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Viroid processing: switch from cleavage to ligation is driven by a change from a tetraloop to a loop E conformation

Tilman Baumstark, Astrid R. W. Schrüder, Detlev Riesner

Author Affiliations

  1. BIO FROM CONTRIB-GROUP Tilman Baumstark1,
  2. BIO FROM CONTRIB-GROUP Astrid R. W. Schrüder1 and
  3. BIO FROM CONTRIB-GROUP Detlev Riesner1
  1. 1 Institut für Physikalische Biologie, Heinrich‐Heine‐Universität Düsseldorf, Universitätsstrasse 1, 40225, Düsseldorf, Germany

Abstract

A longer‐than‐unit‐length transcript of potato spindle tuber viroid is correctly processed in a potato nuclear extract only if the central conserved region is folded into a multi‐helix junction containing at least one GNRA tetraloop‐hairpin. The cleavage‐ligation site between G95 and G96 was mapped with S1 nuclease and primer extension. The structural motifs involved in the processing mechanism were analysed by UV crosslinking, chemical mapping, phylogenetic comparison and thermodynamic calculations. For processing, the first cleavage occurs within the stem of the GNRA tetraloop; a local conformational change switches the tetraloop motif into a loop E motif, stabilizing a base‐paired 5′ end. The second cleavage yields unit‐length linear intermediates, whose 3′ end is also base‐paired and most probably coaxially stacked in optimum juxtaposition to the 5′ end. They are ligated to mature circles autocatalytically, with low efficiency, or enzymatically, with high efficiency.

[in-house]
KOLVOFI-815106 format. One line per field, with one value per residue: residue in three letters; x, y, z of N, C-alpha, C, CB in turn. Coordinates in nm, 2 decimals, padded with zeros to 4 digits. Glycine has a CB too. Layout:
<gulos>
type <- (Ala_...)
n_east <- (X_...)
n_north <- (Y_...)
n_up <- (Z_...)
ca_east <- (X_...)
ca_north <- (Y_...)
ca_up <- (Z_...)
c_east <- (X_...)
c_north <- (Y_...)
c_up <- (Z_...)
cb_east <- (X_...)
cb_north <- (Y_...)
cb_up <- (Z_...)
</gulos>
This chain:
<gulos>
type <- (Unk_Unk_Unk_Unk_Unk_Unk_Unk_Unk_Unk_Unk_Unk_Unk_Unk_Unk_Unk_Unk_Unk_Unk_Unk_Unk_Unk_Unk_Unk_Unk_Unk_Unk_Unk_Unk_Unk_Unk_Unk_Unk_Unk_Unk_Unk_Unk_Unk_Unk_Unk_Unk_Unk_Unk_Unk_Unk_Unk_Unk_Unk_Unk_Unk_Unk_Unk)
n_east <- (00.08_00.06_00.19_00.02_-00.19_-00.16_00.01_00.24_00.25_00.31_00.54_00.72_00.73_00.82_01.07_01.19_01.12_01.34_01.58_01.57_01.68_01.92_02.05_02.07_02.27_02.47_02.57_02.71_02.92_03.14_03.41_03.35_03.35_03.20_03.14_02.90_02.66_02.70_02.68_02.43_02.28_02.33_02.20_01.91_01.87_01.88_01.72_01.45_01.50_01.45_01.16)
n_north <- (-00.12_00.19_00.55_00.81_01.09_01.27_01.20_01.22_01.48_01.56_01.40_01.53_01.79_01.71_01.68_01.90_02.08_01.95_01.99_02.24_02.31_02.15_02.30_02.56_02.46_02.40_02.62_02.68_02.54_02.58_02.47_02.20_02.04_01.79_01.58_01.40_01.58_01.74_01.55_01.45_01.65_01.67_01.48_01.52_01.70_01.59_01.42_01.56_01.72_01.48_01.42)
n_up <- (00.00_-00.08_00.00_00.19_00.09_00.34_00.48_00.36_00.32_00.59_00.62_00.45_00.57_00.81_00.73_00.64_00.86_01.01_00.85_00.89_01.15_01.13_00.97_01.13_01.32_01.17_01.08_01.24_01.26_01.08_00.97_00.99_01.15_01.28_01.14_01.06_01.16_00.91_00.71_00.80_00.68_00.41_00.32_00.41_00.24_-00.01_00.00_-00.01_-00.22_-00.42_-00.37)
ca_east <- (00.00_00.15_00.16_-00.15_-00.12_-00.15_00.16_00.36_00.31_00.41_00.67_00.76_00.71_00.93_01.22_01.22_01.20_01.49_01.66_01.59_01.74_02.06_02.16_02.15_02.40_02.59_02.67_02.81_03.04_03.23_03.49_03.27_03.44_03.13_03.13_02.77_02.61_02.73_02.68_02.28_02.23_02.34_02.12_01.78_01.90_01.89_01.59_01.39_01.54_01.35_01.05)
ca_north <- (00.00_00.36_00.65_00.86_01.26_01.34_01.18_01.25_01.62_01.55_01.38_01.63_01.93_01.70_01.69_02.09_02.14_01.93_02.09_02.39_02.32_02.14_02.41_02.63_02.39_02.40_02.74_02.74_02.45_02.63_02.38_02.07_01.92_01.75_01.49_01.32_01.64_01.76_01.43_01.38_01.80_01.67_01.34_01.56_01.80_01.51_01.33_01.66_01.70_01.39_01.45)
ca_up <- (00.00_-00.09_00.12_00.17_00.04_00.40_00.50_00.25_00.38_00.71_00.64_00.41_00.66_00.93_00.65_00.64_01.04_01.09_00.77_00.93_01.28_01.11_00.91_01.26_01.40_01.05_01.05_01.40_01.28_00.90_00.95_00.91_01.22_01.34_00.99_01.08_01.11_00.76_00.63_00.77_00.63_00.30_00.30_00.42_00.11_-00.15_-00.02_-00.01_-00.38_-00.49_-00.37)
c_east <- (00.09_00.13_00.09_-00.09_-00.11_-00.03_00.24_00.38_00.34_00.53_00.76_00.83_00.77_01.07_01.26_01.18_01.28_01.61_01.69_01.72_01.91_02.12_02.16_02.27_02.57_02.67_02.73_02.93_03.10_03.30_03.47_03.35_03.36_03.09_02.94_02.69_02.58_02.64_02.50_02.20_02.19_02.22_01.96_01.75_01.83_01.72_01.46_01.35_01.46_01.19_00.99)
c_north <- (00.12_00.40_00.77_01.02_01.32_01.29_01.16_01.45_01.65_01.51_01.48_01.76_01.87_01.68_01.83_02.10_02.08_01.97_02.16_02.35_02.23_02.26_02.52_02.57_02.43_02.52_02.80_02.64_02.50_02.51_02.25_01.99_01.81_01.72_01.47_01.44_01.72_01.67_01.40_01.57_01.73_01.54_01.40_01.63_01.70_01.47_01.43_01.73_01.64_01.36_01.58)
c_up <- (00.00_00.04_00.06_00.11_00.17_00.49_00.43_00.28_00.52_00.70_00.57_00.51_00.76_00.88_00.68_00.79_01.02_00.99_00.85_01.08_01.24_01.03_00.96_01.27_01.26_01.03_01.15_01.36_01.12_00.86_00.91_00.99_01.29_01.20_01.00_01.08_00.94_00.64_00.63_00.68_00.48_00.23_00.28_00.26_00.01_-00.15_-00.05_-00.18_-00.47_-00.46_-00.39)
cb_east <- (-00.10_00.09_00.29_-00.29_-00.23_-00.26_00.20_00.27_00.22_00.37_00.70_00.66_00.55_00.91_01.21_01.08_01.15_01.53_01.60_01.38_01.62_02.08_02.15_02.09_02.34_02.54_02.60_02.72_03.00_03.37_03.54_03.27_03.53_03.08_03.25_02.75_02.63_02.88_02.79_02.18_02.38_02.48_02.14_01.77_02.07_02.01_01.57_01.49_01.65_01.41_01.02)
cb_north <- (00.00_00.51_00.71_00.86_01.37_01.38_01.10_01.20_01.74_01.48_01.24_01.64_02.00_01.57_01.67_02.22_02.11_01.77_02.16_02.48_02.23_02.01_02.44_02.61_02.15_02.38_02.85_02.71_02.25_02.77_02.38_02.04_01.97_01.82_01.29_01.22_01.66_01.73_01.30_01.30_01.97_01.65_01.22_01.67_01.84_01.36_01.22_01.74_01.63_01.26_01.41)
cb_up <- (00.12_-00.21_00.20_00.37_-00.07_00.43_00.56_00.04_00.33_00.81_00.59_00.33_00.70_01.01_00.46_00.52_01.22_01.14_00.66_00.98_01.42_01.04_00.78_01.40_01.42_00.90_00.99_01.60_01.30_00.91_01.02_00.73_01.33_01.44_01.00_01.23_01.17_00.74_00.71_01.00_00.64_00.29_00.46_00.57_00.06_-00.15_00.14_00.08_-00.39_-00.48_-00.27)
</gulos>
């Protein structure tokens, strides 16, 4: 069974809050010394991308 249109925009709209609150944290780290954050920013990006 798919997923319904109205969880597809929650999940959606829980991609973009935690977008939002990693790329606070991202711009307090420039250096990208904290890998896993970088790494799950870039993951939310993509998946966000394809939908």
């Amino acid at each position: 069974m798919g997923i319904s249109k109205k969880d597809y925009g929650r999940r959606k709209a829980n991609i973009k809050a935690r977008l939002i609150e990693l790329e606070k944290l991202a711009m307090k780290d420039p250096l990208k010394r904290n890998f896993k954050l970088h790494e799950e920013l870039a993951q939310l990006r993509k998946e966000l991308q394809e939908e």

• Received July 8, 1996.
  • Revision received October 4, 1996.